December 12th, 2011


Books 51 - 60.

51. Franklin - Wit & Wisdom From 'Poor Richard's Almanack'
I didn't find it a funny book but I did find it full of wise sayings (the bit about cannons was amusing though).

52. Flavius - Litanies & Novenas For Your Salvation
Very thorough, but would've benefited from having page numbers and better placed text.

53. Sheen - Wartime Prayer Book
Cute little book full of good advice and prayers, good even at peace time (for many of us).

54. St Alphonsus Liguori - Uniformity With God's Will
Slim but well packed and very easy to get.

55. Daly - God's Little Book Of Calm: Words Of Peace & Refreshment For Weary Souls
First felt a bit light, but did have some very quotable texts.

56. Grader - The Cuddle Sutra: An Unabashed Celebration Of The Ultimate Intimacy
I admit I like to read (and watch the pictures) of all the different ways even when I don't have the other to practice these with. <3 Inspired to buy this because of a certain pic in Supernatural fandom (no, not a 'naughty' pic)

57. Kempis + Sbrocchi (ed.) - The Imitation Of Mary
A compilation of K's Mary text as a companion to 'Imitation Of Christ' (which is a great book). Liked it.

58. Hahn - Hail Holy Queen: The Mother Of God In The Word Of God
59. St Alphonsus Liguori - Hail Holy Queen!: An Explanation Of The 'Salve Regina'
Read these together like this because of the title; both deepened my understanding on Catholic view of Mary very usefully.

60. Healthy Eating For Dummies (Magnet Edition)
A fridge magnet book full of basic good information, short but just right :)
  • Current Music
    Miles Davis - "Calypso Frelimo"
Dead Dog Cat

(no subject)

Over the last day or so, I finished reading two books.

First was Osprey Men-at-Arms #400: Wellington's Peninsula Regiments (2): The Light Infantry, which with my interest in the era and venue, from reading Cornwell's Sharpe series, was reasonably interesting.

Second was Insanely Great: The Life and Times of Macintosh, the Computer that Changed Everything. It details pretty well my recollections of the era (during that time, I owned an Apple IIe, and then a Mac LC, before finally falling prey to my first Windows machine). Good historical review.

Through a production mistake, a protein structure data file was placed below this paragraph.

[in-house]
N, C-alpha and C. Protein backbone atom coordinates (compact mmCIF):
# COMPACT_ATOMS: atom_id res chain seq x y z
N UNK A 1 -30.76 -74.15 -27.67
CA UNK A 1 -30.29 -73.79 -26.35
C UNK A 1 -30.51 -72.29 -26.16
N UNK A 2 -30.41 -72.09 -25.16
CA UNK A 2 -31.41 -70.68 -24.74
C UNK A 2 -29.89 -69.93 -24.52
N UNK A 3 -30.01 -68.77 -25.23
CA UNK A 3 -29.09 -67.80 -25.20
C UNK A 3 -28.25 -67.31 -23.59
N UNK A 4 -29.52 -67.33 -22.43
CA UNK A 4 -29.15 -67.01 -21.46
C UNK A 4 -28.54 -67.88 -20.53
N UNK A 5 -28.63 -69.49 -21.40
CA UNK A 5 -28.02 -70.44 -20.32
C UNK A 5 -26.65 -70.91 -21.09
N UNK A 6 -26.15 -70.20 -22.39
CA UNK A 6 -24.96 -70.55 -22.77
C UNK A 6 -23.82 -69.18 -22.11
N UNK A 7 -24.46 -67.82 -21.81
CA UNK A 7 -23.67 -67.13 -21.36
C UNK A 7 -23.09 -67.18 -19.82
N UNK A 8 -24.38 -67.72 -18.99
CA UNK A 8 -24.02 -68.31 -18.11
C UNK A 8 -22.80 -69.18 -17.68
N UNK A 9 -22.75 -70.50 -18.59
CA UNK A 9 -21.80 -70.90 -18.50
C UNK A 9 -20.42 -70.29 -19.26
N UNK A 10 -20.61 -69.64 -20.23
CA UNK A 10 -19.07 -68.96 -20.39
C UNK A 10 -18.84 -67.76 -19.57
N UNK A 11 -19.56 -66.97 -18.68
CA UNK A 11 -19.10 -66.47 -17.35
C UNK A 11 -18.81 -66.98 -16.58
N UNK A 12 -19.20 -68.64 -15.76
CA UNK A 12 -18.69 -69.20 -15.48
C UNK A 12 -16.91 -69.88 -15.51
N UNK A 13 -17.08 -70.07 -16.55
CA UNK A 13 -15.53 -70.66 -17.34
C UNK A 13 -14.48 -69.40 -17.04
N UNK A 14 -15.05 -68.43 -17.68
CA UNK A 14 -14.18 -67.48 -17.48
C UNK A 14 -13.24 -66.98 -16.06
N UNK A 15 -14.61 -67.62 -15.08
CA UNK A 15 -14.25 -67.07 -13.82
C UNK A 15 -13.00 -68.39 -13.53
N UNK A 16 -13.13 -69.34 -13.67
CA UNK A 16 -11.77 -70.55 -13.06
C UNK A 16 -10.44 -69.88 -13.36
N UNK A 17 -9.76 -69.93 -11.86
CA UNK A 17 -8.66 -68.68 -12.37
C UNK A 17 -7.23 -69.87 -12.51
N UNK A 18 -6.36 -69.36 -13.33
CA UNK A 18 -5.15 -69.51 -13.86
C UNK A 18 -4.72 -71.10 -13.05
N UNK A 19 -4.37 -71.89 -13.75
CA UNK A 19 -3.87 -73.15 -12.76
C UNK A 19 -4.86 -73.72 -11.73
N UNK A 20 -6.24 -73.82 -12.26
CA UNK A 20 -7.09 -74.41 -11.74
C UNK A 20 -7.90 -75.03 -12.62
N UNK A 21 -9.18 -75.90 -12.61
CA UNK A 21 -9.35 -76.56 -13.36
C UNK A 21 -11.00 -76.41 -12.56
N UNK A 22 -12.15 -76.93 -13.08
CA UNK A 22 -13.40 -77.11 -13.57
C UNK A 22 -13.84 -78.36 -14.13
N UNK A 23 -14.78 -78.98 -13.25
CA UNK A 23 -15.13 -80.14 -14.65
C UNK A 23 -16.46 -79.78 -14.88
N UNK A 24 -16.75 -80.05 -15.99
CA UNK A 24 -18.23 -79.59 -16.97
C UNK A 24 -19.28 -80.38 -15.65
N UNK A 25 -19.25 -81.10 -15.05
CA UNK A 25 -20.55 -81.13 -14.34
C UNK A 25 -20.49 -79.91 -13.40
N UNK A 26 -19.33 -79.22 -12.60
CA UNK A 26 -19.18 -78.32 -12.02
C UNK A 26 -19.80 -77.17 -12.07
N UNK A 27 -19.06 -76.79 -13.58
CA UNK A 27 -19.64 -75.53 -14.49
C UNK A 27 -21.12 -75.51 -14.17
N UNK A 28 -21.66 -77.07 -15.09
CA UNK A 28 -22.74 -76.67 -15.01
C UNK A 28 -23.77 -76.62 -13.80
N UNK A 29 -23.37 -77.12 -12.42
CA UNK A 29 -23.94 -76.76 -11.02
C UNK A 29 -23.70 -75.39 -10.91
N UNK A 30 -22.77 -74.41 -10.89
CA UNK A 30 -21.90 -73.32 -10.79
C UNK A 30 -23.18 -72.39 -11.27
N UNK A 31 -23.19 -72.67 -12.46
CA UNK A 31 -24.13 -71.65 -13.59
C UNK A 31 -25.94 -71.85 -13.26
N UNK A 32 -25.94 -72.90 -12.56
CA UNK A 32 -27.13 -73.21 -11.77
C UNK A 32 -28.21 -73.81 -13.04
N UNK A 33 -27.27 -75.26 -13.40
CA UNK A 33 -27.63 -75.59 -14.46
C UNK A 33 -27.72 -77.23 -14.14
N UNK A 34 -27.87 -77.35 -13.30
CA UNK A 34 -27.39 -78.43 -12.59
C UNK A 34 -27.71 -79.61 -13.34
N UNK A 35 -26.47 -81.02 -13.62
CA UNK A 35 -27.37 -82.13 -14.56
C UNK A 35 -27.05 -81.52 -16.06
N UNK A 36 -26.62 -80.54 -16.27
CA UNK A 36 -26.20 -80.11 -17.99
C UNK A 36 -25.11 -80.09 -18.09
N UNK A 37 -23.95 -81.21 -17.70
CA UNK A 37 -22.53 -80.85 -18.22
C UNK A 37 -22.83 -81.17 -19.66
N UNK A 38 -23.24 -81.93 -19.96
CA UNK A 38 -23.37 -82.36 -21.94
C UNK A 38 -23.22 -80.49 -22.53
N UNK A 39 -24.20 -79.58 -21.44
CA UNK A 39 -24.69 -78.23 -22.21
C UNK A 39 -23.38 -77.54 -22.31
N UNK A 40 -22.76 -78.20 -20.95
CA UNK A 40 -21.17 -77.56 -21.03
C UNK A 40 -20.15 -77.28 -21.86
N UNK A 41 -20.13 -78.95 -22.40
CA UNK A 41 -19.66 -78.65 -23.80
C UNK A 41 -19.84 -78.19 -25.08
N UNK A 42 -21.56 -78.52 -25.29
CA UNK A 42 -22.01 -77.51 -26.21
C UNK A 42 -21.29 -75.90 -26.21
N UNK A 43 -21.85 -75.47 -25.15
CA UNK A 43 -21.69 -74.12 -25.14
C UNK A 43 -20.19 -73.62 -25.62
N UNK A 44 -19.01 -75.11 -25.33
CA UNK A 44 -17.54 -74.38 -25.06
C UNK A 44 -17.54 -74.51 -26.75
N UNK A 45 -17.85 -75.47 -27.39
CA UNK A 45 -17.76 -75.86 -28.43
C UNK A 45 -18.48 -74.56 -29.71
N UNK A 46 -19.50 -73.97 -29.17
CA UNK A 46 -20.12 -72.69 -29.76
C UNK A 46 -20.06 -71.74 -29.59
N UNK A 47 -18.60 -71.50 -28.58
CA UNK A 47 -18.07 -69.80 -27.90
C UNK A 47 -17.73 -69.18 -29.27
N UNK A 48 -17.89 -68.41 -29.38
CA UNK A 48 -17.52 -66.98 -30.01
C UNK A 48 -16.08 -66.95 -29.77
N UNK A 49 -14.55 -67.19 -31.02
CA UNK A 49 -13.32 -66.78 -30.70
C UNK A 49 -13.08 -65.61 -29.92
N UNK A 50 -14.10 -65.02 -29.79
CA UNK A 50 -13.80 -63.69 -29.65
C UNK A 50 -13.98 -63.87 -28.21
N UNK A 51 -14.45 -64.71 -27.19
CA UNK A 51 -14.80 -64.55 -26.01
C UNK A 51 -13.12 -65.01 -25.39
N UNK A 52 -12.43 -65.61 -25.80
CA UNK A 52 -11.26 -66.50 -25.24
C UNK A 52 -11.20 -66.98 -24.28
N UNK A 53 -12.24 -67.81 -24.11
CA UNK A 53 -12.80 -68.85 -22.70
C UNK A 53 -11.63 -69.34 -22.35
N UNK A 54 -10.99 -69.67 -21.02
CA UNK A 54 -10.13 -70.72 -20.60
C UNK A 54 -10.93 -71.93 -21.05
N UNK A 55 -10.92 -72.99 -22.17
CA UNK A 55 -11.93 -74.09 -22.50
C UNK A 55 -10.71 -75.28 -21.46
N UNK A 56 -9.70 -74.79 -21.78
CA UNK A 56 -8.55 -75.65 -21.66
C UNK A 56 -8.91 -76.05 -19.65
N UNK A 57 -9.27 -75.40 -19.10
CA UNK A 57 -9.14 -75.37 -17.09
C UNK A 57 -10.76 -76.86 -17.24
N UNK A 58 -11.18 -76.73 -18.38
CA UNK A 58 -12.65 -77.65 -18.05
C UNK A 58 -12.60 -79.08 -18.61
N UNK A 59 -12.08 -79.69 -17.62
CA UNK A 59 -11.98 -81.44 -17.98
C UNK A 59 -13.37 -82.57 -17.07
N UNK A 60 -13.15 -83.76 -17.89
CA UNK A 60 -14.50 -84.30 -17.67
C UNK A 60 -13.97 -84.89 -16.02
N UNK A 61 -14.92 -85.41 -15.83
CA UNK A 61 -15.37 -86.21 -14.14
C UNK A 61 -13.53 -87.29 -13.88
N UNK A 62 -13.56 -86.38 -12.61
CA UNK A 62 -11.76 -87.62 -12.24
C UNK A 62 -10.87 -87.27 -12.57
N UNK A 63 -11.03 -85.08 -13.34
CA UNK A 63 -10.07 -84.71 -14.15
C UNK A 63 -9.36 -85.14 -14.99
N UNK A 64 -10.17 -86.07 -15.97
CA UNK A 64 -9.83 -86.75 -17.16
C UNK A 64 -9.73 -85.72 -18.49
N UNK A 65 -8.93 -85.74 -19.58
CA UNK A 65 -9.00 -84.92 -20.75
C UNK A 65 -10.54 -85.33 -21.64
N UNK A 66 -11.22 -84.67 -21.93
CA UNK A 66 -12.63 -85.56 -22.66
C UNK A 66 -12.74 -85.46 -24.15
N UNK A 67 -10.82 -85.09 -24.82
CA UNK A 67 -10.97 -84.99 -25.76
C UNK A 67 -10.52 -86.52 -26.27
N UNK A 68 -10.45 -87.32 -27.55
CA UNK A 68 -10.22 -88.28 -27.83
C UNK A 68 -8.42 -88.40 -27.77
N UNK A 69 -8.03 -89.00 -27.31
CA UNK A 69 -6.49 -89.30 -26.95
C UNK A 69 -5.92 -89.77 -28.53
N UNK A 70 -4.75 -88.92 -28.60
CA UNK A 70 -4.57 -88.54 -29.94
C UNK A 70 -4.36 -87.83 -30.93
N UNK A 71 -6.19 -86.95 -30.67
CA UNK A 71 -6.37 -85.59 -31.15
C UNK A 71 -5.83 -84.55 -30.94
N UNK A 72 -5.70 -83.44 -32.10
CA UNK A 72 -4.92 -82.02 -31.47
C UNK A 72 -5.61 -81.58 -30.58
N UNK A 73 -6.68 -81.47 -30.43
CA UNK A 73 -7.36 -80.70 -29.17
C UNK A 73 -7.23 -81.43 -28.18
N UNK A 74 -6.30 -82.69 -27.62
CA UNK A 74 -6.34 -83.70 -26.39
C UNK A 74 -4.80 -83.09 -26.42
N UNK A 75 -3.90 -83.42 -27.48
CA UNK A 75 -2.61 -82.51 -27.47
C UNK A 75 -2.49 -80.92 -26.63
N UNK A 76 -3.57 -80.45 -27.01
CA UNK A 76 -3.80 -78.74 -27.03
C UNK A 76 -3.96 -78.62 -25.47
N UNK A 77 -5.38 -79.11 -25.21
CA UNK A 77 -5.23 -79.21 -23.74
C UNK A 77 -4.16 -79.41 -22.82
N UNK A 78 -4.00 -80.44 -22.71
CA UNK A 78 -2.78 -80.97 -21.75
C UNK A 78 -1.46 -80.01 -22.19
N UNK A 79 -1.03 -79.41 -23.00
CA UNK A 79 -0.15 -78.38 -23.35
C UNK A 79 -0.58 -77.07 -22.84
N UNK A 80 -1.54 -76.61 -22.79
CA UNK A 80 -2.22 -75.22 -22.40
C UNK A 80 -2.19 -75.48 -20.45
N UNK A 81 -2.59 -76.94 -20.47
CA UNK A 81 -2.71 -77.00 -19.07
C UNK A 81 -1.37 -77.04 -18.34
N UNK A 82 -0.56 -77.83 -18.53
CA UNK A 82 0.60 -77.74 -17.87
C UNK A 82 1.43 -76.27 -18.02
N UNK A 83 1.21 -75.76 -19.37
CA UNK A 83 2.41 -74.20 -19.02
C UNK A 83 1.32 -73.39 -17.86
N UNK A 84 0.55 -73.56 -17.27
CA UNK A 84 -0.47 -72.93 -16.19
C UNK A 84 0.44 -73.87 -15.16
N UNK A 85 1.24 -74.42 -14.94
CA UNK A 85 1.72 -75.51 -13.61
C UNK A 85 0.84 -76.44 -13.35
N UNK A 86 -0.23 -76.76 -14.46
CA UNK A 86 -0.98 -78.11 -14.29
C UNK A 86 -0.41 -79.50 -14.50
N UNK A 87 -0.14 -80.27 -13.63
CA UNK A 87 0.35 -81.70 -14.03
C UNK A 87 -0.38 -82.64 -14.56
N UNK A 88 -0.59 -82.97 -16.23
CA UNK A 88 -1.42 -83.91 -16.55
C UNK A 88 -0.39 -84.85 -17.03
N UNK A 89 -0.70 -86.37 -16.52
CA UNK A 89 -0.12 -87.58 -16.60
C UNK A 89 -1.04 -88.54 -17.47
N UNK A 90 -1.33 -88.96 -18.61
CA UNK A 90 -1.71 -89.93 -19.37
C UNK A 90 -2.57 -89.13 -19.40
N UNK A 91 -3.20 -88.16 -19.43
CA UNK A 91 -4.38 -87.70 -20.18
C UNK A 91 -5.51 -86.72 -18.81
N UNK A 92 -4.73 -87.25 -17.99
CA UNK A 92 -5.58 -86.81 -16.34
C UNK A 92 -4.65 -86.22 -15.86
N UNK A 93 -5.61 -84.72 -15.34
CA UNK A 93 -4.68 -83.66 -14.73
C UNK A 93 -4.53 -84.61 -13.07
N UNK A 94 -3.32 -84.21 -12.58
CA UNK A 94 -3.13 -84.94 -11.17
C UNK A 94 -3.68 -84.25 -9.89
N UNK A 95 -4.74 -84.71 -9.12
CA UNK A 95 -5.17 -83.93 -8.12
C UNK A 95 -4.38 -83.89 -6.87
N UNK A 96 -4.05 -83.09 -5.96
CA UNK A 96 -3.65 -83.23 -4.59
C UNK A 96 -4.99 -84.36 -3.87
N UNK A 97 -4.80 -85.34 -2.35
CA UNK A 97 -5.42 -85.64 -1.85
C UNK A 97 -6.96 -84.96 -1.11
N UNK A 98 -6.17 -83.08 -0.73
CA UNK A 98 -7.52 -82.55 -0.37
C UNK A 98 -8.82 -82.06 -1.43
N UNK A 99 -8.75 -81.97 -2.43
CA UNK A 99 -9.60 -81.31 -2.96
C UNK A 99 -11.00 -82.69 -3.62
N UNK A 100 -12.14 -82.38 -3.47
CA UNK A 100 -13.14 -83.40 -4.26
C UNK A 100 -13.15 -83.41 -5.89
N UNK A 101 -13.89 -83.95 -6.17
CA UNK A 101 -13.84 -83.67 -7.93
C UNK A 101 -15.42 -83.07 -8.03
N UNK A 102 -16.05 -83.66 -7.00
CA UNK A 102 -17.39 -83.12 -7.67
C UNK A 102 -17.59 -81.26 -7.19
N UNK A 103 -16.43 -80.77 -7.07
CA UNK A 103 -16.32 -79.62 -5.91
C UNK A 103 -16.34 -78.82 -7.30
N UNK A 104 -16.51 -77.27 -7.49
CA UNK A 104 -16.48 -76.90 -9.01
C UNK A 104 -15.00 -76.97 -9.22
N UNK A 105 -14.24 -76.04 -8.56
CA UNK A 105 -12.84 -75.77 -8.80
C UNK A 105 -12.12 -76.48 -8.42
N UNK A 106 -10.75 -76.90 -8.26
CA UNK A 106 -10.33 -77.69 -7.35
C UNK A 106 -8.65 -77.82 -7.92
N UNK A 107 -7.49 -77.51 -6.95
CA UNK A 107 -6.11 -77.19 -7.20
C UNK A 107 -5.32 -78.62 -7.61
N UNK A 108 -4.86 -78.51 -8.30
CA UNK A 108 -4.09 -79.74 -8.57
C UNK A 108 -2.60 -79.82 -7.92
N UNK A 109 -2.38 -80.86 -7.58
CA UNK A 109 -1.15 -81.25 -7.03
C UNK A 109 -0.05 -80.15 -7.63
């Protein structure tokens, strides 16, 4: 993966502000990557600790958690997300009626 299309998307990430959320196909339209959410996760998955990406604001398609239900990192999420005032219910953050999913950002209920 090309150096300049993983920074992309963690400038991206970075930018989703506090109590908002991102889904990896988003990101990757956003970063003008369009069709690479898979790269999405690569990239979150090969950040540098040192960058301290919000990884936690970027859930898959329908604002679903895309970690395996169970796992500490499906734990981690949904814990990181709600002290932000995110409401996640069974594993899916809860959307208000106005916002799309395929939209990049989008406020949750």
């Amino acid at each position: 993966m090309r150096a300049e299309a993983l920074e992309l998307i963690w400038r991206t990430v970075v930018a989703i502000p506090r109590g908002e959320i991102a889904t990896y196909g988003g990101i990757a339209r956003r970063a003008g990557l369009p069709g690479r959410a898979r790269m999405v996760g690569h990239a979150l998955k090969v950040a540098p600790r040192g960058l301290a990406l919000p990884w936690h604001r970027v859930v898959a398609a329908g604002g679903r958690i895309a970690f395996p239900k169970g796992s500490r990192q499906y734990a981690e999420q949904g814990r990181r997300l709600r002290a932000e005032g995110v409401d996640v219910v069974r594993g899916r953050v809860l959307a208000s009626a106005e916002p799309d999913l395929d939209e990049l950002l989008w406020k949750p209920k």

• maribou

Allowed After Wildwood; White Leviathan on the Run; Ivory Now

Wildwood, by Colin Meloy, illustrated by Carson Ellis
Thoroughly derivative of classic children's stories, but in the best possible ways, and with its own story to tell. I adored it.

Happily Ever After, edited by John Klima
Loads of reprints of wonderful fairy-tale-related stories, very many of which I had read before and was delighted to reread. The few stories that were new to me were also good, and the book is both prettily set and comfortable in the hand (important for bedtime reading!). Lovely all round.
(201/200, 115/100)

17 Things I'm Not Allowed to Do Anymore, by Jenny Offill and Nancy Carpenter
Ebullient, hilarious, beautifully illustrated book about a small girl who specializes in making trouble. Loved it so much I made three of my friends at work read it:).

Teacher on the Run, by Francis Gilbert
Funny and sometimes heartbreaking. Clumsy in places. The British school system continues to fascinate me.

The Unwritten, vol. 4: Leviathan, by Mike Carey and Peter Gross
This was fantastic, albeit not quite as mind-blowingly fantastic as vol. 3. The Sandman influence sat a little heavy on the page at times... but the Paulie Bruckner subplot was brilliant.
(204/200, 116/100)

The White Dragon, by Anne McCaffrey (reread)
Clunky in the places I expected it to be, but very satisfying overall. Suffused with memories - I must've read this book at least half-a-dozen times as a teenager.
(205/200, 117/100)

Okay for Now, by Gary Schmidt
I have not fallen so hard for this particular kind of story since I started reading Chris Crutcher in the 10th grade. <3 <3 <3. I was also (strangely) reminded of Beverly Cleary. Before now, I do not think I could have imagined juxtaposing those two authors...

In the Basement of the Ivory Tower, by Professor X
He fell down badly on some social issues (race and class, for eg), and I don't always agree with the rest of his arguments, but I loved huge swathes of this book. The memoirish parts are especially good.
  • Current Music
    purring cat lying on my collarbone (yes, that does make it hard to type)


Thomas Friedman and Michael Mandelbaum collaborated on That Used to Be Us: How America Fell Behind in the World It Invented and How We Can Come Back.  It's time to catch up on the reading.  I'll keepCollapse )it comes as no surprise that the authors still seek a Resolution by Traditional Means, in this case getting a proper Third Party to properly Redirect the Major Parties. Emergence? Self-Organization? Less Reliance on Experts? Perhaps that's why Andrew Ferguson (in The Wall Street Journal) and Matt Welch (in Reason) weren't impressed.

(Cross-posted to Cold Spring Shops.)